In a dramatic appeal, Prophet who led Israel out of Egypt to the Promised Land and received the law at Sinai More urges each member of the community to “Choose life!”
In some ways this is the climax of Deuteronomy. More than just a collection of laws and legal precepts, Deuteronomy is a A covenant is a promise or agreement. In the Bible the promises made between God and God's people are known as covenants; they state or imply a relationship of commitment and obedience. More document that demands the wholehearted commitment of God’s people. That demand is voiced here. Its simple structure lifts up the two choices being offered, as well as the consequences each choice will produce:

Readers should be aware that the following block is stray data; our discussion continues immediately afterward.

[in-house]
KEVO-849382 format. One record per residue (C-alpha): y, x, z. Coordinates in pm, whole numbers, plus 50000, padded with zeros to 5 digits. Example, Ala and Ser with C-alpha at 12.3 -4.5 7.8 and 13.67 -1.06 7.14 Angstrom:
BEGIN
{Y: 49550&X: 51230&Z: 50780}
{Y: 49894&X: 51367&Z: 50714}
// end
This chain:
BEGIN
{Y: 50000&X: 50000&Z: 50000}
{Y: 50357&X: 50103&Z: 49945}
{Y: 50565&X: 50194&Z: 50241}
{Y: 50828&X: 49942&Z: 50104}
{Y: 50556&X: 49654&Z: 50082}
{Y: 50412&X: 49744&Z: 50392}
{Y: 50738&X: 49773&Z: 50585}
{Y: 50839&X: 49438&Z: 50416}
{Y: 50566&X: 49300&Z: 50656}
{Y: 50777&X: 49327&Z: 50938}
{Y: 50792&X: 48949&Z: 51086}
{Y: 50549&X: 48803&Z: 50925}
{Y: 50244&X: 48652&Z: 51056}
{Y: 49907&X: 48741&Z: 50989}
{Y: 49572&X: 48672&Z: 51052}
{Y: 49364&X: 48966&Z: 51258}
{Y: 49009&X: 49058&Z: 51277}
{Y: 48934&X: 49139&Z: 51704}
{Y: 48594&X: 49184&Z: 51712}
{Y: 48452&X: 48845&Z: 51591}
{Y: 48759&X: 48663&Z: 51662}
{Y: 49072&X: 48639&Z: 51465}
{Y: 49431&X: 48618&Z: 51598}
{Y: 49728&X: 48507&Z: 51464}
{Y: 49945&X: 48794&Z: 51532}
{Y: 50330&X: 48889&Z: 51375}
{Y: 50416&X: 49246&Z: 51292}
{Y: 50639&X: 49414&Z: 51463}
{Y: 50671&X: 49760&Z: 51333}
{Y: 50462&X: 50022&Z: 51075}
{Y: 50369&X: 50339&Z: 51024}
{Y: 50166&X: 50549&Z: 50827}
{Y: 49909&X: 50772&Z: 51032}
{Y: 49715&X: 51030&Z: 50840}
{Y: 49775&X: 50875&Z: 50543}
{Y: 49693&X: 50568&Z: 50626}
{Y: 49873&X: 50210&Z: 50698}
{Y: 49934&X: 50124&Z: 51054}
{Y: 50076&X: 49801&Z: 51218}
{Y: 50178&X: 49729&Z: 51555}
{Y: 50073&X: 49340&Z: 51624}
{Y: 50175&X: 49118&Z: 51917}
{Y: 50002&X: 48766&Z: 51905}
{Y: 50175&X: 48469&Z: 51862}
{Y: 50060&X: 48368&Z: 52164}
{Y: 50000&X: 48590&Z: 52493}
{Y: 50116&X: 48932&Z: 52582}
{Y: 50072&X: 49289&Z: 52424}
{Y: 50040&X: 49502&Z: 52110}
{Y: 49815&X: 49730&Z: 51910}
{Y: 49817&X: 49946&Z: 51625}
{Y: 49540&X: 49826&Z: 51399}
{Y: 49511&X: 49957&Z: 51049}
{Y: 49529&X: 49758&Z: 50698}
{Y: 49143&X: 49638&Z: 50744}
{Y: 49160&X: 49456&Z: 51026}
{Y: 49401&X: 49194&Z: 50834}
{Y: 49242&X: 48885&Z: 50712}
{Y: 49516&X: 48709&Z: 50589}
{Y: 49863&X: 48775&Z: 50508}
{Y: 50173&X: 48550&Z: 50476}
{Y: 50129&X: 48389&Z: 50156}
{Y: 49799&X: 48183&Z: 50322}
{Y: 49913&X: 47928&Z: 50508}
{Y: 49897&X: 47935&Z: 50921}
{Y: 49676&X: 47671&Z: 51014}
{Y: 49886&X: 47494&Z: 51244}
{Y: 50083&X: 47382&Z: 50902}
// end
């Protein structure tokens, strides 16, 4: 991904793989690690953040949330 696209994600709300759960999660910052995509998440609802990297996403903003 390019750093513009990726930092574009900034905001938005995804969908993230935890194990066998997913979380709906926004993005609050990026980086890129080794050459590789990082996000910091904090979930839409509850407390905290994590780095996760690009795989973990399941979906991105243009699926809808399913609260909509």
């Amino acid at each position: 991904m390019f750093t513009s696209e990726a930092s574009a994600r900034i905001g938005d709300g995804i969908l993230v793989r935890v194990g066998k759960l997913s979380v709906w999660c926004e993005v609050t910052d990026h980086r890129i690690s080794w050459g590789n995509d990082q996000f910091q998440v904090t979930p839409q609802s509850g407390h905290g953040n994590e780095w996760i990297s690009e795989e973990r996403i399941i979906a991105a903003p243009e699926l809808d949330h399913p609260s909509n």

A The choice between life and death (v. 15)
B Obedience means life (v. 16)
B′ Disobedience means death (vv. 17-18)
A′ The choice between life and death (vv. 19-20)
Luther, and others following in his wake, have often had difficulty with this aspect of Deuteronomy. But it must be stated that Israel is not being asked to accept the covenant or become a covenant partner. In the narrative Israel had already become a covenant partner at Mt. Horeb. The relationship itself is even longer established, going back at least as far as the exodus. Moses urges obedience here, not acceptance, because obedience leads to life and prosperity, while disobedience leads to death. In verse 15, “life” is equated with “the good” (hatob) and “death” with “the bad” (hara). By couching the sermon in the second person singular (“you”), each individual Israelite is confronted with the seemingly rhetorical question, for who would not “choose life”?